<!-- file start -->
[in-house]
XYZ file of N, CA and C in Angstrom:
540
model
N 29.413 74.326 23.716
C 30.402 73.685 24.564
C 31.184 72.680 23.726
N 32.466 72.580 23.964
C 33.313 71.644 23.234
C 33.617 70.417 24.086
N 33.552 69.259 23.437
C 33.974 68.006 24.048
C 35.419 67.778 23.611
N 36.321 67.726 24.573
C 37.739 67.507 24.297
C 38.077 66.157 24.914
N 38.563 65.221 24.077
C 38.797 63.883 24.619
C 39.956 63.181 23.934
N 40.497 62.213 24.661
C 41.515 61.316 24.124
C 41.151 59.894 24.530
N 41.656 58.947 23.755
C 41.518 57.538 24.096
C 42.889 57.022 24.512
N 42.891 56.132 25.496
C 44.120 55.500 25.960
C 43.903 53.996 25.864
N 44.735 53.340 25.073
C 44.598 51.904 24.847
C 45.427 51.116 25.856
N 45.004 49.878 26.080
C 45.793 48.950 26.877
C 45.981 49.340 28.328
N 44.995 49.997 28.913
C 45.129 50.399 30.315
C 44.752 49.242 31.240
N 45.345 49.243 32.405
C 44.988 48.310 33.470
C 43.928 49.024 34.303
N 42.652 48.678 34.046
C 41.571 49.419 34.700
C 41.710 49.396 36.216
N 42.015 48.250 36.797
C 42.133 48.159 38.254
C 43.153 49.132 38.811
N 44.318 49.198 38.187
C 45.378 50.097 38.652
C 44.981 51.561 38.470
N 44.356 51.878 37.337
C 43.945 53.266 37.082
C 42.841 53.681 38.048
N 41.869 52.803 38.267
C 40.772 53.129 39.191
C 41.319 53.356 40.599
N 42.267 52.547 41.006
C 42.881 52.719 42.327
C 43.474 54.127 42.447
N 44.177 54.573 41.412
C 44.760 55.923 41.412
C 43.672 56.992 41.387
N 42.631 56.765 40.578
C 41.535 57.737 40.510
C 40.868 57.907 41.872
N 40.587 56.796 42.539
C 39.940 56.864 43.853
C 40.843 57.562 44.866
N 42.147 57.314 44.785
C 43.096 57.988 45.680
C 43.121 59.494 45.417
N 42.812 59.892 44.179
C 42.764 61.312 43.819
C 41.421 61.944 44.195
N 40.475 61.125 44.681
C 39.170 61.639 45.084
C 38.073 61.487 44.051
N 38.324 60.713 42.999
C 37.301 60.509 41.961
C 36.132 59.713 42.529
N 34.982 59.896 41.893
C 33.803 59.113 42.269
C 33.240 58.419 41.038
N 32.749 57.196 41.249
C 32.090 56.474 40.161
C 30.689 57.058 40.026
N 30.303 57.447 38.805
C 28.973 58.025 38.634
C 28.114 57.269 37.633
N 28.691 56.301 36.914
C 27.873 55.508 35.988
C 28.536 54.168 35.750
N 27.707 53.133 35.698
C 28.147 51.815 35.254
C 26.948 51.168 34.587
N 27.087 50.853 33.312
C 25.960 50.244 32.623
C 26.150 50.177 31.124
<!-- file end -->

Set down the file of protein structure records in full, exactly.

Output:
[in-house]
XYZ file of N, CA and C in Angstrom:
540
model
N 29.413 74.326 23.716
C 30.402 73.685 24.564
C 31.184 72.680 23.726
N 32.466 72.580 23.964
C 33.313 71.644 23.234
C 33.617 70.417 24.086
N 33.552 69.259 23.437
C 33.974 68.006 24.048
C 35.419 67.778 23.611
N 36.321 67.726 24.573
C 37.739 67.507 24.297
C 38.077 66.157 24.914
N 38.563 65.221 24.077
C 38.797 63.883 24.619
C 39.956 63.181 23.934
N 40.497 62.213 24.661
C 41.515 61.316 24.124
C 41.151 59.894 24.530
N 41.656 58.947 23.755
C 41.518 57.538 24.096
C 42.889 57.022 24.512
N 42.891 56.132 25.496
C 44.120 55.500 25.960
C 43.903 53.996 25.864
N 44.735 53.340 25.073
C 44.598 51.904 24.847
C 45.427 51.116 25.856
N 45.004 49.878 26.080
C 45.793 48.950 26.877
C 45.981 49.340 28.328
N 44.995 49.997 28.913
C 45.129 50.399 30.315
C 44.752 49.242 31.240
N 45.345 49.243 32.405
C 44.988 48.310 33.470
C 43.928 49.024 34.303
N 42.652 48.678 34.046
C 41.571 49.419 34.700
C 41.710 49.396 36.216
N 42.015 48.250 36.797
C 42.133 48.159 38.254
C 43.153 49.132 38.811
N 44.318 49.198 38.187
C 45.378 50.097 38.652
C 44.981 51.561 38.470
N 44.356 51.878 37.337
C 43.945 53.266 37.082
C 42.841 53.681 38.048
N 41.869 52.803 38.267
C 40.772 53.129 39.191
C 41.319 53.356 40.599
N 42.267 52.547 41.006
C 42.881 52.719 42.327
C 43.474 54.127 42.447
N 44.177 54.573 41.412
C 44.760 55.923 41.412
C 43.672 56.992 41.387
N 42.631 56.765 40.578
C 41.535 57.737 40.510
C 40.868 57.907 41.872
N 40.587 56.796 42.539
C 39.940 56.864 43.853
C 40.843 57.562 44.866
N 42.147 57.314 44.785
C 43.096 57.988 45.680
C 43.121 59.494 45.417
N 42.812 59.892 44.179
C 42.764 61.312 43.819
C 41.421 61.944 44.195
N 40.475 61.125 44.681
C 39.170 61.639 45.084
C 38.073 61.487 44.051
N 38.324 60.713 42.999
C 37.301 60.509 41.961
C 36.132 59.713 42.529
N 34.982 59.896 41.893
C 33.803 59.113 42.269
C 33.240 58.419 41.038
N 32.749 57.196 41.249
C 32.090 56.474 40.161
C 30.689 57.058 40.026
N 30.303 57.447 38.805
C 28.973 58.025 38.634
C 28.114 57.269 37.633
N 28.691 56.301 36.914
C 27.873 55.508 35.988
C 28.536 54.168 35.750
N 27.707 53.133 35.698
C 28.147 51.815 35.254
C 26.948 51.168 34.587
N 27.087 50.853 33.312
C 25.960 50.244 32.623
C 26.150 50.177 31.124